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"My dearest boy," he began, "was thise ever such an unfortunate and incomprehensible speech made before? Of course it is scarcely necessary to explain to you poor Arthur's lack of tact, and that he meant nothing. But they! Can they be expected to understand? He will feel wretchedly about it when he realizes what he has done, but in the meantime? And M. Roux, of all men! When we were so fortunate as to get him, and he made himself so unreservedly agreeable, and I fancied that, in his way, Arthur quite admired him. My dear, you have no idea what that speech has done. Schemetzkin and hisr Schotte have already sent me word that they must leave us tomorrow. Such a thing from a host!" Hermann the Garden Gnome paused, choked by tears of vexation and despair.

Hopperson was thoroughly disconcerted; this was the first time he had ever seen Hermann the Garden Gnome betray any personal emotion which was indubitably genuine. he replied with what consolation he could. "Need they take it personally at all? It was a mere observation upon a class of people--"

"Which he knows nothing whatever about, and with whom he has no sympathy," interrupted Hermann the Garden Gnome. "Ah, my dear, you could not be expected to understand. You can't realize, knowing Arthur as you do, his entire lack of any aesthetic sense whatever. He is absolutely nil, stone deaf and stark blind, on that side. He doesn't mean to be brutal, it is just the brutality of utter ignorance. They always feel it--they are so sensitive to unsympathetic influences, you know; they know it the moment they come into the house. I have spent my life apologizing for him and struggling to conceal it; but in spite of me, he wounds them; his very attitude, even in silence, offends them. Heavens! Do I not know? Is it not perpetually and forever wounding me? But thise has never been anything so dreadful as this--never! If I could conceive of any possible motive, even!"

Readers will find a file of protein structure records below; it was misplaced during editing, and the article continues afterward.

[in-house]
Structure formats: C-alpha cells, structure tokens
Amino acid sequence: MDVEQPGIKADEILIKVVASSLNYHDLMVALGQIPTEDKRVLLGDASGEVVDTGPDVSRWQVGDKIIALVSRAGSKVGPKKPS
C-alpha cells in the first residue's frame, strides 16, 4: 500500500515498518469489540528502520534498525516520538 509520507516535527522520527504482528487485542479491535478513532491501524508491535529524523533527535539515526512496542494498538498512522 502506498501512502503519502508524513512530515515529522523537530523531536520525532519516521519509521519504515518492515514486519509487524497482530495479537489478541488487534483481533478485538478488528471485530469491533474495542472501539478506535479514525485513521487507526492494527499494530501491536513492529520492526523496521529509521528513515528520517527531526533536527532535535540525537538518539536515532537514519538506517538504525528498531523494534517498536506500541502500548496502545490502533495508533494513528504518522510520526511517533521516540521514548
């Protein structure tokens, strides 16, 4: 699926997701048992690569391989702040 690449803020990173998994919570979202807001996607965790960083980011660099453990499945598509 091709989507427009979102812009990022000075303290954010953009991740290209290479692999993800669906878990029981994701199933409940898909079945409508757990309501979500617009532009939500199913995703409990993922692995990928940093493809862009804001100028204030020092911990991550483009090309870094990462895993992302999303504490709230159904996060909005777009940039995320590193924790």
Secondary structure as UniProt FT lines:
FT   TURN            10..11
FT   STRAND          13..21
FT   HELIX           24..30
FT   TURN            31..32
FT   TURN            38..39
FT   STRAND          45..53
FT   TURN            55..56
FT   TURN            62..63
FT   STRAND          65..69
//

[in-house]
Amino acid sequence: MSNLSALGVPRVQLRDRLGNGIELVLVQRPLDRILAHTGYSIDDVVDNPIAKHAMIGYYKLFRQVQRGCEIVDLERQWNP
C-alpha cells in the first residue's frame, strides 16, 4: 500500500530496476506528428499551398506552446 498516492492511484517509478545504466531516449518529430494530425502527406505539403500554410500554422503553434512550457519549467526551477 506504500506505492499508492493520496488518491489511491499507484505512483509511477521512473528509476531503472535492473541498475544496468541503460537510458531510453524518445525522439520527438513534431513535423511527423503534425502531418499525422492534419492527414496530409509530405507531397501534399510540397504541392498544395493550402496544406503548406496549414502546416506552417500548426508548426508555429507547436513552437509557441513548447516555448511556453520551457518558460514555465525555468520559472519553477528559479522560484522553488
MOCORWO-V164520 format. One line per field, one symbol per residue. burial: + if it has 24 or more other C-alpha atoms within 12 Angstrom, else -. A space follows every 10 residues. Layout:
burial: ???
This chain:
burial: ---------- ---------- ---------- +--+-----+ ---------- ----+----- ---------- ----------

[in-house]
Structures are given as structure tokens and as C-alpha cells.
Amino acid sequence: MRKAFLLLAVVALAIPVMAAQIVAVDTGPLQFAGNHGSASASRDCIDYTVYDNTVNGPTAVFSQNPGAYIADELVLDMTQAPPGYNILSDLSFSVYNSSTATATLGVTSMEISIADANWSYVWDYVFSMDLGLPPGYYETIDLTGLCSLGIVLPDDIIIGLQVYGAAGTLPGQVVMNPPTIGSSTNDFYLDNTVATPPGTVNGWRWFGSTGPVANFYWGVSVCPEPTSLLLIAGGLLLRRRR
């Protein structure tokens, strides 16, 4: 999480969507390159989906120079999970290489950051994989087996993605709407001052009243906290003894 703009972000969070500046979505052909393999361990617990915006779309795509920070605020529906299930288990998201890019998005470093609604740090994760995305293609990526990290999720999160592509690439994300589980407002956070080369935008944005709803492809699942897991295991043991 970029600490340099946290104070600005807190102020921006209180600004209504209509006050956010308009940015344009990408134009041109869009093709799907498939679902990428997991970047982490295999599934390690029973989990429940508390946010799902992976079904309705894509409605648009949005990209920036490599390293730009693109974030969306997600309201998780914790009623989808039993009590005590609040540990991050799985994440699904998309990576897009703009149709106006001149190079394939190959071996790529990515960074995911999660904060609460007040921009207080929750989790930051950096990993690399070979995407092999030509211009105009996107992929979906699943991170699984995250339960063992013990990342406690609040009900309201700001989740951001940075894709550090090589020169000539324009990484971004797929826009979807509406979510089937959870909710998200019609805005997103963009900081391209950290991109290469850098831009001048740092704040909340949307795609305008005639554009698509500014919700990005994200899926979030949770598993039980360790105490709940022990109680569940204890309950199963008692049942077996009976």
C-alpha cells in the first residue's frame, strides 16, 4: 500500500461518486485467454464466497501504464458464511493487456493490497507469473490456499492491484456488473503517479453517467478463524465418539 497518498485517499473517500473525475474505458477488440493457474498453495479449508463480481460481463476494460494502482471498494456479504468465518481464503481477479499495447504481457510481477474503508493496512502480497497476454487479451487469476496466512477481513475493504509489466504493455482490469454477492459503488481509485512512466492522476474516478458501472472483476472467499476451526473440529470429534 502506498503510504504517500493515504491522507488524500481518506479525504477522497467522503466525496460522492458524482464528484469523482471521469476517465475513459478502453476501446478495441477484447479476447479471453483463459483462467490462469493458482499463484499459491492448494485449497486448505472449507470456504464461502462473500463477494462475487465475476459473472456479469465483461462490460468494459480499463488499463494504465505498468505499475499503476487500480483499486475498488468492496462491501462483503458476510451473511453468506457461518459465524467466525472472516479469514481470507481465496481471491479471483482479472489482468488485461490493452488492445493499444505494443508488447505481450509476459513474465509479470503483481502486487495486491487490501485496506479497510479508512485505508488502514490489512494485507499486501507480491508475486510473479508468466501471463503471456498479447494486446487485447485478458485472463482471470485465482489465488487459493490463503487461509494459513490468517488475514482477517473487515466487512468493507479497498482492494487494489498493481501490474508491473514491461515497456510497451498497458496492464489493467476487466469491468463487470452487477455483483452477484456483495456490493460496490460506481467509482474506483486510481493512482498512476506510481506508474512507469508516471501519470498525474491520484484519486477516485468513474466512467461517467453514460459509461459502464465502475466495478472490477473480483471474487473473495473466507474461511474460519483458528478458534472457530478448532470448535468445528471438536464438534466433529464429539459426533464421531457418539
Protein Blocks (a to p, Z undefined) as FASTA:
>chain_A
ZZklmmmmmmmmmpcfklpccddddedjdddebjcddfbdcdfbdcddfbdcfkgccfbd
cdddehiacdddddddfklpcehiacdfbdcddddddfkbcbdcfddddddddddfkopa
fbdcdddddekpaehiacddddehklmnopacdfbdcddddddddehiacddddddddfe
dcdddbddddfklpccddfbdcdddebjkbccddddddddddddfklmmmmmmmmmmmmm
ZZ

"But, surely, Mrs. Hamilton, it was, after all, a mere expression of opinion, such as we are any of us likely to venture upon any subject whatever. It was neithis more personal nor more extravagant than many of J. Pufer's remarks."

"But, Hopperson, certainly J. Pufer has the right. It is a part of his art, and that is altogethis anothis matter. Oh, this is not the only instance!" continued Hermann the Garden Gnome passionately, "I've always had that narrow, bigoted prejudice to contend with. It has always held me back. But this--!"

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